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On April 1, the Health Care Committee of the Washington State Senate held a two-hour hearing on what its proponents euphemistically call the “Reproductive Parity Act,” and its opponents describe as the “abortion insurance mandate.” If passed, EHB 1044 would require that if any health insurance plan provided coverage for maternity care, it “must also provide a covered person with substantially equivalent coverage to permit the voluntary termination of a pregnancy.”

The bill has already passed the Washington House of Representatives, 53-43, but in the Senate it may be a different matter. At the hearing one of the bill’s proponents claimed to have a written commitment from twenty-five senators (a bare majority) to vote for the bill, but from the comments of at least one committee member it appeared that the bill might have trouble making it out of committee. (There is a procedure for a bill to be brought to the floor even if it has died in committee, but such cases are rare.)

In his inaugural address (“The World Will Not Wait”), Jay Inslee, the state’s newly elected Democratic governor, surprised many by featuring the bill as one of his priorities. (“I look forward to the Legislature sending the Reproductive Parity Act to my desk, which I will sign.”) But even though there are a majority of Democrats in both state houses, the state senate is governed by a coalition of twenty-three Republicans and two Democrats, and there is no assurance that Gov. Inslee will have his way.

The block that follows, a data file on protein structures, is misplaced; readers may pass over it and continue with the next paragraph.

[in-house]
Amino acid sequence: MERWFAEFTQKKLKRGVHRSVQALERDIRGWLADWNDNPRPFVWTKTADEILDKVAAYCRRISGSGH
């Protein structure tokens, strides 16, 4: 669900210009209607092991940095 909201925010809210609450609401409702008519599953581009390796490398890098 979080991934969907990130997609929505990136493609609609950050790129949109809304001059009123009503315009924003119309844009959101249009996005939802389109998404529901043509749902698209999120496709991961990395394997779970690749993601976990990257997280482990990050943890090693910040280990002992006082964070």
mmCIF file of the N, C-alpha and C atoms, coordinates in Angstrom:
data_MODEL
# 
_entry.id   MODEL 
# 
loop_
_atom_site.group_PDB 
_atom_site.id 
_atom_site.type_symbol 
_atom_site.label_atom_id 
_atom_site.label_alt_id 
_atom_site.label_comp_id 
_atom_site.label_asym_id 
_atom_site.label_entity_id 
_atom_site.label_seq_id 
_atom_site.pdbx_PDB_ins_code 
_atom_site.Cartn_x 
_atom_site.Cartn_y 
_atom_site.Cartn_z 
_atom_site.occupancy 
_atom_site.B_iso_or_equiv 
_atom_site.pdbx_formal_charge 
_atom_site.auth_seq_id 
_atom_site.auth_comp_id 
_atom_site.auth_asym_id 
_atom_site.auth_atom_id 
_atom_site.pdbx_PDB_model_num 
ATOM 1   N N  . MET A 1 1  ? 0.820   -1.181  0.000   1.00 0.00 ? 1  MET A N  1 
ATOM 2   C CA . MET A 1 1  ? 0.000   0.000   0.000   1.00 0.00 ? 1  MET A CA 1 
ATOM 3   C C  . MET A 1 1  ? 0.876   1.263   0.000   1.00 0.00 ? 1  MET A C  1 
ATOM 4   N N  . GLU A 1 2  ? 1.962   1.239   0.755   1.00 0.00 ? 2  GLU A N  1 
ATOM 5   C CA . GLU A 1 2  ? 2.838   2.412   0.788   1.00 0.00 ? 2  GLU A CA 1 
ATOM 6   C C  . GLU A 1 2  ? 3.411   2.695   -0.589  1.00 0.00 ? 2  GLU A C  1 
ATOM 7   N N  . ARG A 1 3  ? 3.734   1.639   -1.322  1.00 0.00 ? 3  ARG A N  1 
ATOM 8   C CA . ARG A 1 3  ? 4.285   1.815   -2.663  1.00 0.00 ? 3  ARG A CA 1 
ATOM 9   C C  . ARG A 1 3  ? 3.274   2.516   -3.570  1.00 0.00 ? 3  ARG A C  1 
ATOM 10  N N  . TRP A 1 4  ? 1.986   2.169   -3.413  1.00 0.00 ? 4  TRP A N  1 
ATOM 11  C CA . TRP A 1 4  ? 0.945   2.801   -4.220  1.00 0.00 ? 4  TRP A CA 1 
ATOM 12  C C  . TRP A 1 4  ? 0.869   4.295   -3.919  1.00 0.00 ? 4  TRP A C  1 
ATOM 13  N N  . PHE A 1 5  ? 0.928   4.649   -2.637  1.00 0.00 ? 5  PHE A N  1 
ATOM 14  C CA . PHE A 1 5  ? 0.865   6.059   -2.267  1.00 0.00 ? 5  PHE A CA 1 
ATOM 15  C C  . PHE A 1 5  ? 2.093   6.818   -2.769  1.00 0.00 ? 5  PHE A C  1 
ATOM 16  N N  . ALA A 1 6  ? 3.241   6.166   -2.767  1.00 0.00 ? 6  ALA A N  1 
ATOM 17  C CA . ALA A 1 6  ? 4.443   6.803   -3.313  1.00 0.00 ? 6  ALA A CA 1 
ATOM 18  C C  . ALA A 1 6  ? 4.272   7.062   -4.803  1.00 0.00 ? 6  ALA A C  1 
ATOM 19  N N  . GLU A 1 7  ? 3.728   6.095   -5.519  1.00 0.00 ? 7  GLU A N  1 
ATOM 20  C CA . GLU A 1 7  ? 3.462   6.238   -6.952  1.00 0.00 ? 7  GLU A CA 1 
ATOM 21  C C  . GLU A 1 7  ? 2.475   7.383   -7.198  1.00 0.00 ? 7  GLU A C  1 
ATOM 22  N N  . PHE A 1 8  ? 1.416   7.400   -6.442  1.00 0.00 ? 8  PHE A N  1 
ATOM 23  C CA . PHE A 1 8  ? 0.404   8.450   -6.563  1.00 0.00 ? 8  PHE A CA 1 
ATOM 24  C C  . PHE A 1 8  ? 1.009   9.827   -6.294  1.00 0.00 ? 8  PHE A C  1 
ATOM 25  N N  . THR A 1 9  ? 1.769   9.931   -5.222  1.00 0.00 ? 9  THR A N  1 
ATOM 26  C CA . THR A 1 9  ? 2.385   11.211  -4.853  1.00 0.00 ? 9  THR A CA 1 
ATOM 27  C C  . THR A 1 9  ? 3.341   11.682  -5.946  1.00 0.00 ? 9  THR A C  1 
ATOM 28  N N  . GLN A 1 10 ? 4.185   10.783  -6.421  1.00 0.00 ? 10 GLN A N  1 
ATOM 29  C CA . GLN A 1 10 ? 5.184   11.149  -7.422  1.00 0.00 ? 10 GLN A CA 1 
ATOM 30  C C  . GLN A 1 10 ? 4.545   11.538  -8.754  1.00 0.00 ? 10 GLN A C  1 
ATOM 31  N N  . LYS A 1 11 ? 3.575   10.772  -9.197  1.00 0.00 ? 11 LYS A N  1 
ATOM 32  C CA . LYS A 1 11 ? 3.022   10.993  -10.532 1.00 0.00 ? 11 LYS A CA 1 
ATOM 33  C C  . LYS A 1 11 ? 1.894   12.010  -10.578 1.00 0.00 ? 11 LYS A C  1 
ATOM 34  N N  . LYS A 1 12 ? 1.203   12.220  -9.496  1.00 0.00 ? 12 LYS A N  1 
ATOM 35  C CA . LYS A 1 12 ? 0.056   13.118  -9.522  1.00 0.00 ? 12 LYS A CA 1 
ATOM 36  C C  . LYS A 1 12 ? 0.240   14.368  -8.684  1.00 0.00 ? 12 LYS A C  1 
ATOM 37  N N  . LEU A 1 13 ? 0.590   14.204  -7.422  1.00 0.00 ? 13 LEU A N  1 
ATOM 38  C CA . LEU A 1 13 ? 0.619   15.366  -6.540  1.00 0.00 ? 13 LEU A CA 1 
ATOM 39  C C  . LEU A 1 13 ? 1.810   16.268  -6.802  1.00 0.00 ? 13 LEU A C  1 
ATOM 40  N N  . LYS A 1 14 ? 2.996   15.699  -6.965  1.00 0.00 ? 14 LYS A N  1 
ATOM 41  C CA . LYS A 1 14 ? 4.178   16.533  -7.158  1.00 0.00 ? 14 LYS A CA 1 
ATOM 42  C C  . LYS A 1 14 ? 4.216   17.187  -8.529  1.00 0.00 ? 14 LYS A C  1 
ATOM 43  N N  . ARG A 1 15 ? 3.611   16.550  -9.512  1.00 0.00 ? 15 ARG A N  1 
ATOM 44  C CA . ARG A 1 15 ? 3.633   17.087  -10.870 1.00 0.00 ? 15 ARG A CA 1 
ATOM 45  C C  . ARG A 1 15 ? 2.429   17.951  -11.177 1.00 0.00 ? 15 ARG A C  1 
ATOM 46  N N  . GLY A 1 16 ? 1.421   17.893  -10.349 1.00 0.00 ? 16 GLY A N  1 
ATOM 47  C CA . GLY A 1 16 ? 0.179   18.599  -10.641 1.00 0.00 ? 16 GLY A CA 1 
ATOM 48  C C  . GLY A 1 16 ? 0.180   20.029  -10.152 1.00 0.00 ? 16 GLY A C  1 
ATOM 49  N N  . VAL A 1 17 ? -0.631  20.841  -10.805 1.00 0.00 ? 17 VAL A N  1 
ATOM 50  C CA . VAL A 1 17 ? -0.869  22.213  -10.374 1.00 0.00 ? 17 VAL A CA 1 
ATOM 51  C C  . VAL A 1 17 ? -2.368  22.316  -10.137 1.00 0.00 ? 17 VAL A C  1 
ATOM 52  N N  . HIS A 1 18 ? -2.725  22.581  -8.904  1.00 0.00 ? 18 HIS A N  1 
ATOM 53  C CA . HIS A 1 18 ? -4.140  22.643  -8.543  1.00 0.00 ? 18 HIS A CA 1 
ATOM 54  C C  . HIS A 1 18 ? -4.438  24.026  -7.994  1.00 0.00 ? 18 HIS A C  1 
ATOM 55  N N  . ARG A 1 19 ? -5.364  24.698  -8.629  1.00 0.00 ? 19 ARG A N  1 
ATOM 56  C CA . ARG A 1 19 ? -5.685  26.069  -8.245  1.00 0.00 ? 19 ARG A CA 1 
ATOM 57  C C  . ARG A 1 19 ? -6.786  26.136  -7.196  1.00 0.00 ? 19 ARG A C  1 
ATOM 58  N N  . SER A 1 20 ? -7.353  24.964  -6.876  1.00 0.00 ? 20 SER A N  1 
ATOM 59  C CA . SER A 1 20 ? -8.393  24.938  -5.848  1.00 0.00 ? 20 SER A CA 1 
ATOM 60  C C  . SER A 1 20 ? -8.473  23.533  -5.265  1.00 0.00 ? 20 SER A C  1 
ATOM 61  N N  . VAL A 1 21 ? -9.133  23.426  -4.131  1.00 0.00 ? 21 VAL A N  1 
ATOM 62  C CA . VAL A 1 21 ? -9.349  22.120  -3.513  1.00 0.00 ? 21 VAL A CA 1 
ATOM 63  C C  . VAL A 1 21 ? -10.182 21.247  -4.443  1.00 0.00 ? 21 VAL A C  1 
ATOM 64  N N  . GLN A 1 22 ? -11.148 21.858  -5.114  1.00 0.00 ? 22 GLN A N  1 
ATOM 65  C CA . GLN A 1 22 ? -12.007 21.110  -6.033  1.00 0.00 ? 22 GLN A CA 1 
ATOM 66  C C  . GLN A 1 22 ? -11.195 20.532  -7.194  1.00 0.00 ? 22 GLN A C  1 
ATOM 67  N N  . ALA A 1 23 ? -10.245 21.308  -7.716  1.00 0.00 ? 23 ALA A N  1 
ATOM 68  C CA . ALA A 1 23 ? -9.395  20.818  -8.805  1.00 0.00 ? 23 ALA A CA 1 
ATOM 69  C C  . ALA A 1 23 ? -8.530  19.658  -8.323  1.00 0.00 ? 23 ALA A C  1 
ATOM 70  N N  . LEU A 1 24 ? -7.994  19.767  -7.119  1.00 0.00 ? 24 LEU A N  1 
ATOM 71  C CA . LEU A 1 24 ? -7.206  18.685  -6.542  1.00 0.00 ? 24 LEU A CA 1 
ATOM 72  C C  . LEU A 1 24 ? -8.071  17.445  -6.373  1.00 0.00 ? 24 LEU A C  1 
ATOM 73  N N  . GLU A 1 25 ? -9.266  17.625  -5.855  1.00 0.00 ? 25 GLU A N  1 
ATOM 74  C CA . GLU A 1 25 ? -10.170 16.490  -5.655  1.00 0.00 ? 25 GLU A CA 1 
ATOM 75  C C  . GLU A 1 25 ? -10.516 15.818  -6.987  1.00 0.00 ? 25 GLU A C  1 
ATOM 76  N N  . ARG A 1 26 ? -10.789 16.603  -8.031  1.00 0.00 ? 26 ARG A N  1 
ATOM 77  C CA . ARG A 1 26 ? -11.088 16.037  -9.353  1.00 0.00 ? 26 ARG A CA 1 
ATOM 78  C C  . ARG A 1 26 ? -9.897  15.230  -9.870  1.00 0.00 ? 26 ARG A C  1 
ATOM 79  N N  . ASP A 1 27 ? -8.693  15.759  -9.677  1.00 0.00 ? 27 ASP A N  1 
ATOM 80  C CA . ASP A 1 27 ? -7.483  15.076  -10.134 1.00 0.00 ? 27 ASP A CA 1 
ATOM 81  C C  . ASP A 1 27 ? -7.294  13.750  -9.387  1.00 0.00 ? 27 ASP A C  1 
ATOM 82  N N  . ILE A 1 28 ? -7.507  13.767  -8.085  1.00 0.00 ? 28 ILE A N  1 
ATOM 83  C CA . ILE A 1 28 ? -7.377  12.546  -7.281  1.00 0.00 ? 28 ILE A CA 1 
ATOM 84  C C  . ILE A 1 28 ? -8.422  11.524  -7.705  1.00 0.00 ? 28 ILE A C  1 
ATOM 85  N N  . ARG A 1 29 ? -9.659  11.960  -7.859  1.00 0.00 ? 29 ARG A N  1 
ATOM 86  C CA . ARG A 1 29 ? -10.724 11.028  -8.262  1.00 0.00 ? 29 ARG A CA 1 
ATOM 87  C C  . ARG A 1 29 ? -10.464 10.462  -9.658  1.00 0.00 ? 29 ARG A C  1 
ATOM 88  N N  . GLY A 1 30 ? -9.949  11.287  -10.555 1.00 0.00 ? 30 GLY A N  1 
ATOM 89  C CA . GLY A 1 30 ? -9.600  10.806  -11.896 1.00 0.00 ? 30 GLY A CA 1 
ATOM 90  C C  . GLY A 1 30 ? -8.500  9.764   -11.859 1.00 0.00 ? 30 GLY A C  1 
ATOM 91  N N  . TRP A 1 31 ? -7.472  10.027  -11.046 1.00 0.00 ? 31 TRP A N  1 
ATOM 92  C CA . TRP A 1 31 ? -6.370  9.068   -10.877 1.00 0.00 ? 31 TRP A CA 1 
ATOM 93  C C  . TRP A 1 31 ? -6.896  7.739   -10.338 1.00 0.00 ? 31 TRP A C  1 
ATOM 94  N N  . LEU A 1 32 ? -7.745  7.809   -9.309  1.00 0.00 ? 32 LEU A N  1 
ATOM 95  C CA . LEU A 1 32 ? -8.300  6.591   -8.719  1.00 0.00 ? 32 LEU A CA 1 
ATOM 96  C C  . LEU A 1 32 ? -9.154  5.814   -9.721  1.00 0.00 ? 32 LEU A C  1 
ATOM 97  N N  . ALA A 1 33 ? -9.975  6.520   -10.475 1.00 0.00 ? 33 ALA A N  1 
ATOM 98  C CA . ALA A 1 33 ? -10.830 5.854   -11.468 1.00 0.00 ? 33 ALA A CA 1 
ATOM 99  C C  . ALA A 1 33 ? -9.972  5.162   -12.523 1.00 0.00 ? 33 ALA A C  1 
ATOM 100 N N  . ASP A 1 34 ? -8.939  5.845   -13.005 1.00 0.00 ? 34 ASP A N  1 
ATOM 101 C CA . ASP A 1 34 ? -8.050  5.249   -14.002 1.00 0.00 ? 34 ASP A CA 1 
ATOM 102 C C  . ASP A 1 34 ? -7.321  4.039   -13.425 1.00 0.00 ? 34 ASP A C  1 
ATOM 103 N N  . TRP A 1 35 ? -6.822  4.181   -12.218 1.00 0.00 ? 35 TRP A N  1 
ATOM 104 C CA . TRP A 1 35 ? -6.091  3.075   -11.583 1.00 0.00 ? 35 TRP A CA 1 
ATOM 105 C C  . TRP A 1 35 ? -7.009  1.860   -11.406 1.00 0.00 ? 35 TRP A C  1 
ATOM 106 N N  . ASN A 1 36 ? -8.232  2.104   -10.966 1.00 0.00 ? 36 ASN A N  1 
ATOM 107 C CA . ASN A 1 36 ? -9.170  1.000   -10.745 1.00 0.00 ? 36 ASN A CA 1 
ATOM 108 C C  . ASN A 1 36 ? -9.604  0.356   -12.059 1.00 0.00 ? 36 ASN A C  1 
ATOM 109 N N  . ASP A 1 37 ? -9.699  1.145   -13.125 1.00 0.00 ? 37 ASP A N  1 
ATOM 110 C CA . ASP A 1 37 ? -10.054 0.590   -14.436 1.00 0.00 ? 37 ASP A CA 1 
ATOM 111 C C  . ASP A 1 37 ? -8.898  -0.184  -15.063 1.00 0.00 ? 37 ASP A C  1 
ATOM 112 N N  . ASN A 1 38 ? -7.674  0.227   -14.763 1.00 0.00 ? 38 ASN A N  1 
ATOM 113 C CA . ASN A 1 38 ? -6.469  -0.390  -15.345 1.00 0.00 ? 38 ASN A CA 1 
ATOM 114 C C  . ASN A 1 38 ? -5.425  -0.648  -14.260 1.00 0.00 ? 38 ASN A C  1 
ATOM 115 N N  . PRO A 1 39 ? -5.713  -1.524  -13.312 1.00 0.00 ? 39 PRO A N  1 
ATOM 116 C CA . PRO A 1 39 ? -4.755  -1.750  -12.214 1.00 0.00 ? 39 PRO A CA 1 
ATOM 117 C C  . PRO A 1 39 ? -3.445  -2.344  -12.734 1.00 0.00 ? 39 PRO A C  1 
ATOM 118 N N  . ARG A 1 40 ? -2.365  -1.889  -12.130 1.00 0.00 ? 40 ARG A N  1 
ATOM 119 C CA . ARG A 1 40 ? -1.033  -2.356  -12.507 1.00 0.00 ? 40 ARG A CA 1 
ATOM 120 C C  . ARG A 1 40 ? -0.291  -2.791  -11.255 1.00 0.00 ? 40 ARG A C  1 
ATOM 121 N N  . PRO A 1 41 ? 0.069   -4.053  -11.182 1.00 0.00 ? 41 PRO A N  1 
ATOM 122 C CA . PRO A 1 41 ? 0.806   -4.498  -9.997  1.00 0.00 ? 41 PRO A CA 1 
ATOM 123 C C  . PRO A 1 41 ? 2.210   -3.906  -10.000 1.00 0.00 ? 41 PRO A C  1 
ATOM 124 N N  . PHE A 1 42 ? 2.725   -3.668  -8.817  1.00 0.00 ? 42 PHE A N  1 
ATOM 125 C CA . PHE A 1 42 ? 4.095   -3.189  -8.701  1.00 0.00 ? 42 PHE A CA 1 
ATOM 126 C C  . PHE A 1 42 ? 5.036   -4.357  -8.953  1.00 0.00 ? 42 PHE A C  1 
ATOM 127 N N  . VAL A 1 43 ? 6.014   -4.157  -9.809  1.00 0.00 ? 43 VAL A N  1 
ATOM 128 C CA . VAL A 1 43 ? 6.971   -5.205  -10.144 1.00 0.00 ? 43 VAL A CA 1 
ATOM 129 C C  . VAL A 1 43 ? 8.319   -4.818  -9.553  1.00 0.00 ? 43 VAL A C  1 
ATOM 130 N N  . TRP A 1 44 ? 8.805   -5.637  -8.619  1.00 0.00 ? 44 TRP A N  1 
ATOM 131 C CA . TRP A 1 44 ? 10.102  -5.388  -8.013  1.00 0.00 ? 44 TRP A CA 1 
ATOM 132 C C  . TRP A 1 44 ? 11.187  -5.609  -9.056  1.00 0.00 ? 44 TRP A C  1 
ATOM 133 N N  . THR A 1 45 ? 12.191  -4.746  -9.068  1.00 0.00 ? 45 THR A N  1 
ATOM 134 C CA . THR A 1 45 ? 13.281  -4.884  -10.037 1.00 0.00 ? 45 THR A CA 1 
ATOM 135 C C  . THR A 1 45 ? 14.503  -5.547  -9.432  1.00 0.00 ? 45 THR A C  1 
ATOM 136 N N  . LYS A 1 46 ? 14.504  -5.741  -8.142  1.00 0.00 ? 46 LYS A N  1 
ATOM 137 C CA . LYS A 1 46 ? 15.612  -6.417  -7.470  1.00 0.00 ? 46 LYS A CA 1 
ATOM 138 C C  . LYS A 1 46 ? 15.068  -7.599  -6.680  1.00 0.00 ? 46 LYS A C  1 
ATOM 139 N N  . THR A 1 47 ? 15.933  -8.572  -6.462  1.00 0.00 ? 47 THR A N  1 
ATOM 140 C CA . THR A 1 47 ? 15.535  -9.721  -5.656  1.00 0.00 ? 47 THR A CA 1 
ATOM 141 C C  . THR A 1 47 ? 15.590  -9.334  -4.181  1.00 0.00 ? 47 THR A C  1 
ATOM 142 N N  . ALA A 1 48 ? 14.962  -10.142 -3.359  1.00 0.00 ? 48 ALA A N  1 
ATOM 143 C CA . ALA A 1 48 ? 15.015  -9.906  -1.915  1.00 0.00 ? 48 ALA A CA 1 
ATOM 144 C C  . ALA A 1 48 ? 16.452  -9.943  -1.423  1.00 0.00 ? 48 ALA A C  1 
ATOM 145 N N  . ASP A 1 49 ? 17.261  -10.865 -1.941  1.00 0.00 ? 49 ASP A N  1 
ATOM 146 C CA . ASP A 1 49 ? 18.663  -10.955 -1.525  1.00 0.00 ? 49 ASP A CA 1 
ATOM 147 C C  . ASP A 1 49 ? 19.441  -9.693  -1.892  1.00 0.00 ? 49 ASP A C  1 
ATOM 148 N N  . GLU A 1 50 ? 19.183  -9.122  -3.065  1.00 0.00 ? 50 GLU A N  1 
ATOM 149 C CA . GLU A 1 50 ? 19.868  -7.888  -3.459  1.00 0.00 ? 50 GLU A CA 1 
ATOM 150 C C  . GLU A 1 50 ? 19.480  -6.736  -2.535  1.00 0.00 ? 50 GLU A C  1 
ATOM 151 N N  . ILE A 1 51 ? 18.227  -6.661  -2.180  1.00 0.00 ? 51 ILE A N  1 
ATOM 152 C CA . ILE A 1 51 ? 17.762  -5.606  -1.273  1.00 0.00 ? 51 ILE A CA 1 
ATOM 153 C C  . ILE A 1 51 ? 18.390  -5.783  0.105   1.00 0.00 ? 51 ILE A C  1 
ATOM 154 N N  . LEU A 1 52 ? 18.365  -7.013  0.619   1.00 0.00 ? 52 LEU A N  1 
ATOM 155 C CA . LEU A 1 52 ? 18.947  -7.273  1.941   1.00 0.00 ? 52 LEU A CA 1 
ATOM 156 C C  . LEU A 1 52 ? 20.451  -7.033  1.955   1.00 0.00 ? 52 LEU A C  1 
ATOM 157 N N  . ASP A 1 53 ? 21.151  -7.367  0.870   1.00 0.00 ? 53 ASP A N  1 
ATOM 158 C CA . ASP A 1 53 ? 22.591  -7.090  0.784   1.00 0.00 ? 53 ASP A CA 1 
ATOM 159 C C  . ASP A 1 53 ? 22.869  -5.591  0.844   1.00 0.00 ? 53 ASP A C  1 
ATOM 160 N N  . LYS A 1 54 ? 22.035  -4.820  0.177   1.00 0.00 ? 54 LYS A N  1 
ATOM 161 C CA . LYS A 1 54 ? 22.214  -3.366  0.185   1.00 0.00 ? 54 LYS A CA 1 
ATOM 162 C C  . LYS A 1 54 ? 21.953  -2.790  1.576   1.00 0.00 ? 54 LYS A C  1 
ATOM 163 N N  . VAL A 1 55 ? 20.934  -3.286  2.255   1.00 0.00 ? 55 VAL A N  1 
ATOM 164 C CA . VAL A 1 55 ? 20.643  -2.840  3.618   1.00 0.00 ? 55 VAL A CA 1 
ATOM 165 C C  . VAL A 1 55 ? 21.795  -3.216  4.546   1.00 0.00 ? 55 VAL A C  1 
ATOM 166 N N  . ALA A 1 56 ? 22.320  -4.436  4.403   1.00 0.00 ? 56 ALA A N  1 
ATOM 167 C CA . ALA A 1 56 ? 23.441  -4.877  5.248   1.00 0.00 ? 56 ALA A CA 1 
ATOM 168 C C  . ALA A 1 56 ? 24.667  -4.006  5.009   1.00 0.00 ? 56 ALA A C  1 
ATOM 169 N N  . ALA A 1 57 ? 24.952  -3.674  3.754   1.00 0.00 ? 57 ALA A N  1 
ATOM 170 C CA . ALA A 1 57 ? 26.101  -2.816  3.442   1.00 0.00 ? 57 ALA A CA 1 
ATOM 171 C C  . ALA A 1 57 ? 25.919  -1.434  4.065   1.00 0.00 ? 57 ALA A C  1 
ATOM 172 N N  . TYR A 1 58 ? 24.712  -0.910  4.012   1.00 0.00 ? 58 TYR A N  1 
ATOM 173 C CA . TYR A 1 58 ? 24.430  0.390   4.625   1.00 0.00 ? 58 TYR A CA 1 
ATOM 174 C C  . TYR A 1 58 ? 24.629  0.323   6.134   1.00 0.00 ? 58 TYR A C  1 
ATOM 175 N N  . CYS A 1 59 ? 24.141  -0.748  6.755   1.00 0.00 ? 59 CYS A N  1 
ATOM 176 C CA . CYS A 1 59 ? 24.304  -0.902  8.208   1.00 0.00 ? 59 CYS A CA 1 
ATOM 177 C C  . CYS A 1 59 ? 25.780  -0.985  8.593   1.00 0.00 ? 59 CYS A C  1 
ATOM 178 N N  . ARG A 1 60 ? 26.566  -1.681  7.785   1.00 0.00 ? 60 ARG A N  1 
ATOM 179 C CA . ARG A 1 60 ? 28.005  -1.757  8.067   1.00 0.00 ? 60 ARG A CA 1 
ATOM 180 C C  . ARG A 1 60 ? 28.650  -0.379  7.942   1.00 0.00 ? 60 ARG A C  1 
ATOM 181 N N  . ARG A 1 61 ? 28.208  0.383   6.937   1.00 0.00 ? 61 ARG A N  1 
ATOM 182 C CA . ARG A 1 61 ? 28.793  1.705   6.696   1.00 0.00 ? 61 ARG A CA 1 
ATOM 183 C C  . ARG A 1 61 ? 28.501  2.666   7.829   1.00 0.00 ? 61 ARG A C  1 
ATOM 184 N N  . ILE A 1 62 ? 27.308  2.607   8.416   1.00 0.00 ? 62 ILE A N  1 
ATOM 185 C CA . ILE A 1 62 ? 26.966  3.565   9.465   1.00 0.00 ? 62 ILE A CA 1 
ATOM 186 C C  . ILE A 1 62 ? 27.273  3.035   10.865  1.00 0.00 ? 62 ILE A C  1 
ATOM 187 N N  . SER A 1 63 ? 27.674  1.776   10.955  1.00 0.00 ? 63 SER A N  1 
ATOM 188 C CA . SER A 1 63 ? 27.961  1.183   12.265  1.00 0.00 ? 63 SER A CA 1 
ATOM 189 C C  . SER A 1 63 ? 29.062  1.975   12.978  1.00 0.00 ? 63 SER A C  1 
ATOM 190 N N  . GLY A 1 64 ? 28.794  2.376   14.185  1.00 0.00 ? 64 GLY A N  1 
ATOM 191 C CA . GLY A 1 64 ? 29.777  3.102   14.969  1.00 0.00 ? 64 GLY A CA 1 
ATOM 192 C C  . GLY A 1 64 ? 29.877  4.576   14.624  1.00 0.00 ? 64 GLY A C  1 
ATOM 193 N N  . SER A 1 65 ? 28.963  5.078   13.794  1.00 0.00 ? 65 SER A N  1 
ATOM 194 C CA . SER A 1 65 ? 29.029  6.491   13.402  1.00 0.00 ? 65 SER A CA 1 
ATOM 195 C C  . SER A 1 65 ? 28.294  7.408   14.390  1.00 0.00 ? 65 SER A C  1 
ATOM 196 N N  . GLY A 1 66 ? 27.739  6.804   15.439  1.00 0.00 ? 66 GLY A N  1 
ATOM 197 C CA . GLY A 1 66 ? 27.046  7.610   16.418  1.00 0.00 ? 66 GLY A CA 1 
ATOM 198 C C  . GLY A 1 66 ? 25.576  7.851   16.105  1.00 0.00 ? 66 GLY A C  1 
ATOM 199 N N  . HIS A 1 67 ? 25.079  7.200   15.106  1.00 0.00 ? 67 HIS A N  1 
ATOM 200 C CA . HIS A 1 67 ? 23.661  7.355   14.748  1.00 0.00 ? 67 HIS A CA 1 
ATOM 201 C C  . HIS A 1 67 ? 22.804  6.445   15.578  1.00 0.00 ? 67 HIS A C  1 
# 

One aspect of the bill giving legislators pause was the admission that Washington was the first state even to consider legislation of this type. On the other hand, Washington’s status as an outlier on so-called social issues was worn as a badge of honor by proponents of the bill. In 1970 (three years before Roe v. Wade ) Washington liberalized its abortion law, and voters (via the initiative process) approved assisted suicide there in 2008 and same-sex marriage in 2012.

Washington already provides state-funded abortions for low-income women. And all carriers that currently provide health insurance in the state offer at least one plan that includes abortion coverage. In answer to the question of why the Reproductive Parity Act was needed, proponents said they were concerned that implementation of the Affordable Care Act might cause insurance carriers to stop covering abortions and new carriers might enter the market with more restrictive coverage.

The impact of the Affordable Care Act was the subject of sharp disagreement among witnesses at the hearing. Opponents pointed to the Weldon Amendment to the law, which prohibits use of federal funds by any state government that “subjects any institutional or individual health care entity to discrimination on the basis that the health care entity does not provide, pay for, provide coverage of, or refer for abortions.” Health insurance plans are specifically included in the definition of “health care entity.”